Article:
From Step Family to Chosen Family Part 2 #1229 

by Sue Hawkes

In yesterday’s blog I shared some of the journey Kevin and I have had as we’ve created our chosen family. The holiday season can be full of challenges and emotions for any family, and stepfamilies can have an especially tough time. Here are more practices our family has used to create joyful memories during the holiday season.  

Be Open About Your Feelings: The holidays can be a hard time emotionally and holding it in and pretending to be fine will not make it easier. Talking openly and sharing your feelings will not only address the awkwardness, but also bring you closer in your relationship. Ask for what you need and encourage children to do so as well. This not only helps manage the holiday but is also a great life-skill to model for them. 

A few years after Kevin and I started dating, I moved into his house. While it seemed a normal progression in the relationship to us, Ali had been away at college the previous year and took it very hard when she returned home for the summer, and I was now living there. Our relationship became strained, and when she returned to college we didn’t speak for a few months. As the holidays came closer, I decided I was not going to go to Christmas celebrations pretending everything was fine. I asked her to come over for a conversation and we had a very open talk about what our relationship would look like and what the underlying problems were. It was tough, but our relationship became much better once we were able to share our feelings and points of view. Happily, we’ve moved on from that period and are now very close. It can be tough to let go of what the past looked like and understand that things will never be exactly the same. The grief associated with this may be especially difficult for children to express. Acknowledge that things are different, and then focus on talking about the new things you can embrace and look forward to.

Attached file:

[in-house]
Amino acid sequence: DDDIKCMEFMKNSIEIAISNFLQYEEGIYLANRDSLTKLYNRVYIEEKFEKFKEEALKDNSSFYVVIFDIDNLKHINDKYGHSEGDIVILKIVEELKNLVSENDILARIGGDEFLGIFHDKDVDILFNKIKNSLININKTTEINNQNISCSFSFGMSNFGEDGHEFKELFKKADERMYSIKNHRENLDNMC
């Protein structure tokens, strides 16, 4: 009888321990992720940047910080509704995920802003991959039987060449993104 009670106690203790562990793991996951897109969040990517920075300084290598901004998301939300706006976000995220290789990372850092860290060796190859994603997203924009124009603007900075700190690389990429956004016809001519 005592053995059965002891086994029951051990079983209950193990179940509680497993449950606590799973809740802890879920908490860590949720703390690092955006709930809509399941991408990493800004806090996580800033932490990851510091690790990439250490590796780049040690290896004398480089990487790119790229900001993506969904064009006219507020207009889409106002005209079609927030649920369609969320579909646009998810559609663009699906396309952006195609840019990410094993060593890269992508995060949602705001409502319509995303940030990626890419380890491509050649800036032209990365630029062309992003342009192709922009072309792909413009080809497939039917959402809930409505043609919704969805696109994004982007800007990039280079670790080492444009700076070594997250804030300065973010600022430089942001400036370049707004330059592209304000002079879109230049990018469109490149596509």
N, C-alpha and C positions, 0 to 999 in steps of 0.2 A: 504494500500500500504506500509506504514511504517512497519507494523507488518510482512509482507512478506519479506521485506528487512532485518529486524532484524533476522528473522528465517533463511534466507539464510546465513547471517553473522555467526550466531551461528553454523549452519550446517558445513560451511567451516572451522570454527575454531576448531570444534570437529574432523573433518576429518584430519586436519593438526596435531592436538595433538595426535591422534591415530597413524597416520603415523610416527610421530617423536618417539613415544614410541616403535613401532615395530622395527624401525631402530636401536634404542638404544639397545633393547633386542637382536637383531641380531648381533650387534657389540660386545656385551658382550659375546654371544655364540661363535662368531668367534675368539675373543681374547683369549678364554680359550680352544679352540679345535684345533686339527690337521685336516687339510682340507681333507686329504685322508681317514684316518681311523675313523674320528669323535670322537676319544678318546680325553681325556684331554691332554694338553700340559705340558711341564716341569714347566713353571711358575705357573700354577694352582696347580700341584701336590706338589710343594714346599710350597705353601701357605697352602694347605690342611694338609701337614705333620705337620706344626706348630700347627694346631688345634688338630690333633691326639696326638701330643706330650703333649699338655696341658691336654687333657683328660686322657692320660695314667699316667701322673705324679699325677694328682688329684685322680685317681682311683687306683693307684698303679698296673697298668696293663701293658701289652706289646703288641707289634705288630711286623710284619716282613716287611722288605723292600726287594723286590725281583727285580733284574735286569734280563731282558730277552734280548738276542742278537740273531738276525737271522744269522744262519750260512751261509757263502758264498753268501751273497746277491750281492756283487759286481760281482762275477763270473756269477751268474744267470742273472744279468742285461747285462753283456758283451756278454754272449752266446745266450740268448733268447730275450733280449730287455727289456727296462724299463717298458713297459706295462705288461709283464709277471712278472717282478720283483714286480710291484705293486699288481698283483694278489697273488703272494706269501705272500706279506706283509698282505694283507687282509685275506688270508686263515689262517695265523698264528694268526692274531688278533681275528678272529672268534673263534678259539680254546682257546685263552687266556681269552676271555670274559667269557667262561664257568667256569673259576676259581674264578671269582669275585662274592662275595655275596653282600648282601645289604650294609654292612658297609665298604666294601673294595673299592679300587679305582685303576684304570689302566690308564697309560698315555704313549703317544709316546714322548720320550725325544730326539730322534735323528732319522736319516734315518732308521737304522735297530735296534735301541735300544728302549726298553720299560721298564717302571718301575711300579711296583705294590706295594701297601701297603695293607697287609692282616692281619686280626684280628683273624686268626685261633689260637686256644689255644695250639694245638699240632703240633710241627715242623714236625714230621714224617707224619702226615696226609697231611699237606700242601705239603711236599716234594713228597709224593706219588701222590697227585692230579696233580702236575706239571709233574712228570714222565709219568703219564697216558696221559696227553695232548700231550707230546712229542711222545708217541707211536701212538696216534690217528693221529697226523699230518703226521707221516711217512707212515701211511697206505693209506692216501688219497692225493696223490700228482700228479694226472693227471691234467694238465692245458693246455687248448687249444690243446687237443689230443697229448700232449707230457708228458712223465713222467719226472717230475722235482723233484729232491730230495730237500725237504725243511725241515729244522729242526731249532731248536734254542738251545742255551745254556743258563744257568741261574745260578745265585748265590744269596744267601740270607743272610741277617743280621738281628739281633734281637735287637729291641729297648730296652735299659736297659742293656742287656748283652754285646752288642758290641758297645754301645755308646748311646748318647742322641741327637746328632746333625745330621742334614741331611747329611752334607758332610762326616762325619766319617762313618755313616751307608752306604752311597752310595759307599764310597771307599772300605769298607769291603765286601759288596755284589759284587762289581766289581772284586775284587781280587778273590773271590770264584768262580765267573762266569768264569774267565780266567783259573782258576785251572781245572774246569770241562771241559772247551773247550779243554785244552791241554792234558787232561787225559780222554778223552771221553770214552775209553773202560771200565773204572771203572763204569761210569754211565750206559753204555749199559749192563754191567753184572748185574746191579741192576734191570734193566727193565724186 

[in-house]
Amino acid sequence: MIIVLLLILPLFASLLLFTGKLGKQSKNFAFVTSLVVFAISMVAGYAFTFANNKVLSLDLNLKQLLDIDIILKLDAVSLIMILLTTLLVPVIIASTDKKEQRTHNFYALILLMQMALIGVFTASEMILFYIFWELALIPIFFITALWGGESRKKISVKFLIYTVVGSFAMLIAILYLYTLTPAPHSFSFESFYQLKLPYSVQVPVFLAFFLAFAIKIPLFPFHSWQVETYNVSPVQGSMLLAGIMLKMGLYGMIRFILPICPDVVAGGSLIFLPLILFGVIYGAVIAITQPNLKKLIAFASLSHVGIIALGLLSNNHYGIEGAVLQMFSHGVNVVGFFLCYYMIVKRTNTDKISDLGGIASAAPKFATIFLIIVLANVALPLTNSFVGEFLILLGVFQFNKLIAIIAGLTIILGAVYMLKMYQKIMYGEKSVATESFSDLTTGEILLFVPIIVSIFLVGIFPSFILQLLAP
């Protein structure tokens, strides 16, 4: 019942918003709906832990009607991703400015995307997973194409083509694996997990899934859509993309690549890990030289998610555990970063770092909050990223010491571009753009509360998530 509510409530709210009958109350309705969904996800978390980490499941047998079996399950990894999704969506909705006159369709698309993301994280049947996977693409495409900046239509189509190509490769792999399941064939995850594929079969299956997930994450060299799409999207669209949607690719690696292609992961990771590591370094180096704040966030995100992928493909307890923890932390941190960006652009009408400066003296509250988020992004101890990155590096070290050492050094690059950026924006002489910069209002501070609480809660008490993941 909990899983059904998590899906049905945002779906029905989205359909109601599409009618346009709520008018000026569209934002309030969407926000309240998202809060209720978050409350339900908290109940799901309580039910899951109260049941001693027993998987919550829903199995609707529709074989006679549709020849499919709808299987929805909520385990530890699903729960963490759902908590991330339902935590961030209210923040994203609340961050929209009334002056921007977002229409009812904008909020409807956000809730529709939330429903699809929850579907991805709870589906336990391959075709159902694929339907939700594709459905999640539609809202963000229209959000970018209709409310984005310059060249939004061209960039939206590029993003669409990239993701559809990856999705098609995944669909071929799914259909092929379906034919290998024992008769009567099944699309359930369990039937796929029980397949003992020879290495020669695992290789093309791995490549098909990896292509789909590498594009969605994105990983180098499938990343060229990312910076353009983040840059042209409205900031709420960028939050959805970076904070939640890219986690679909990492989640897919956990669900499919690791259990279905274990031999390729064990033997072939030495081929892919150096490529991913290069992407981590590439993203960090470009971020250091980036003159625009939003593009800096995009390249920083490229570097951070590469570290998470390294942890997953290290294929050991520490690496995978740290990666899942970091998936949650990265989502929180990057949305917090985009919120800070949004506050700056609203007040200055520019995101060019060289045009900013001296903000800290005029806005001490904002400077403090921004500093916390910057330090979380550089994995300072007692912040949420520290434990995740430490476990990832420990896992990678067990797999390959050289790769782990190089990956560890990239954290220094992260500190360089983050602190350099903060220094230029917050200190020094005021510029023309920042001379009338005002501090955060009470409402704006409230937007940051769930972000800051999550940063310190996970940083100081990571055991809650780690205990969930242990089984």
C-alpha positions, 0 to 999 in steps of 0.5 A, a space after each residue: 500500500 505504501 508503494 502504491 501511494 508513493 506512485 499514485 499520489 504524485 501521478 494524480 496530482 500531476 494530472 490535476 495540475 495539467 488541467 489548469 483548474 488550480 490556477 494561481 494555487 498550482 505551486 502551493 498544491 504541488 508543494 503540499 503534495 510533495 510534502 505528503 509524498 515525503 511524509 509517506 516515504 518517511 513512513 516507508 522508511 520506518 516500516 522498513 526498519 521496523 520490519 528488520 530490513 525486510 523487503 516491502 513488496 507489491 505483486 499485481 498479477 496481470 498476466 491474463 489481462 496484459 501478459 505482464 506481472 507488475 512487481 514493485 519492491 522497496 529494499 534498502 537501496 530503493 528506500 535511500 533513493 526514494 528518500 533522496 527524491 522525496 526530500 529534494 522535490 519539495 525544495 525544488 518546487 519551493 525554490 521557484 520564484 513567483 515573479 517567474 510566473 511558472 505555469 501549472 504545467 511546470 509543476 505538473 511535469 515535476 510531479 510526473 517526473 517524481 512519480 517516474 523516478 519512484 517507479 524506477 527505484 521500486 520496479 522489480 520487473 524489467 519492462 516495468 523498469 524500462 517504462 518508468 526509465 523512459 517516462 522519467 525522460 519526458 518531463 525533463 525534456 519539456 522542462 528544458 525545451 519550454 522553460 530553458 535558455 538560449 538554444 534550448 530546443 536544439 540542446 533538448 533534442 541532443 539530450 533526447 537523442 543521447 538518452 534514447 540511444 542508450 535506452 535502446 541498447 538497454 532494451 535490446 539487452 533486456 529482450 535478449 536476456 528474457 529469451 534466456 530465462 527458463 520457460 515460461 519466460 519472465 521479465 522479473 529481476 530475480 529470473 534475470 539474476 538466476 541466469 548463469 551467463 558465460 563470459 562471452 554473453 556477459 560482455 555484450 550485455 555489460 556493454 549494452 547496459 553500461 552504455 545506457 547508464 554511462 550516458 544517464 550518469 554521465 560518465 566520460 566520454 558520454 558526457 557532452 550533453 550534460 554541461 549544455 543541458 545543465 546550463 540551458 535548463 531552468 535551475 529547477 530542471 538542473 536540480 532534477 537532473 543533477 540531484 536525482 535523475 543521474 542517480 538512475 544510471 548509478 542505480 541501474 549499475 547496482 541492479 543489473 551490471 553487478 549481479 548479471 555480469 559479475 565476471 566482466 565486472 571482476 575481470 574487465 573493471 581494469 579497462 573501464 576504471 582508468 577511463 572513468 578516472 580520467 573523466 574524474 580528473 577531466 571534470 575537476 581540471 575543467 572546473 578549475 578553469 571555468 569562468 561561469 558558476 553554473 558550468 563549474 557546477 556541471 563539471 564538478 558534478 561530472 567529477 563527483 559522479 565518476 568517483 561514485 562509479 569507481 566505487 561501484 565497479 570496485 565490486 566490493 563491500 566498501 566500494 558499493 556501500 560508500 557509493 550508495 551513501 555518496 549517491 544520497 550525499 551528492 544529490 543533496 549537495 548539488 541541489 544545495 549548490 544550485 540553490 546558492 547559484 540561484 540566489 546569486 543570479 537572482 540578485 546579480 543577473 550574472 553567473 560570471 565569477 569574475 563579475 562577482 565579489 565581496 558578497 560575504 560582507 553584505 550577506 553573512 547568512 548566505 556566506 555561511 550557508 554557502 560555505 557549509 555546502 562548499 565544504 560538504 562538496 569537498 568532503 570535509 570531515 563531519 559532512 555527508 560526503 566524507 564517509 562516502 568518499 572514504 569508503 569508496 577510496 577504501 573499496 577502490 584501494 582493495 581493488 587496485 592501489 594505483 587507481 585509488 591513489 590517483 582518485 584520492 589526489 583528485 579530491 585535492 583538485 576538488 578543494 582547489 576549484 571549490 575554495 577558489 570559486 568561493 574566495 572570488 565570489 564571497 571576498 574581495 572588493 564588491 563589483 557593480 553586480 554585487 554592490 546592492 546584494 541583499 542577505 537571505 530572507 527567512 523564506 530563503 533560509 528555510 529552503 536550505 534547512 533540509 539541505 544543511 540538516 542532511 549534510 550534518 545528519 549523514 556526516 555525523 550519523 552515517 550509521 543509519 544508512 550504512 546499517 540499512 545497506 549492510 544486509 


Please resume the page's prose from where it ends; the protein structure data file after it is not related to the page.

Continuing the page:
Don’t Stick to the Day: It can feel important to celebrate the holidays on their “official” calendar day, but this is just a made-up expectation. It’s who you spend time with that really matters, and that may mean that you celebrate holidays on a different day. For blended families, this is especially common because children may have more than one house to go to on the “official” holiday. Taking the pressure off splitting the day and needing to make the rounds creates a more enjoyable celebration for everyone. We hold our extended family Christmas get-together on the first Sunday in December to ensure our entire family can be there. We also celebrate Christmas as an immediate family on a different day every year. Sometimes it’s December 25, and sometimes it’s December 27. We do this so that the kids don’t feel pressure to cram everything into one day. We find a low-pressure day when we can focus on simply enjoying time together. 

In addition to letting go of the importance of celebrating on the official day, remember that every year is different. As much as we’d like them to be, the holidays won’t look the same every year. Life happens and changes impact how we celebrate. Marriages, breakups, births, and deaths all impact what our celebration consists of. Some years might be different- when you can let it go you’ll embrace the joy of being together. 

Sue HawkesFrom Step Family to Chosen Family Part 2 #1229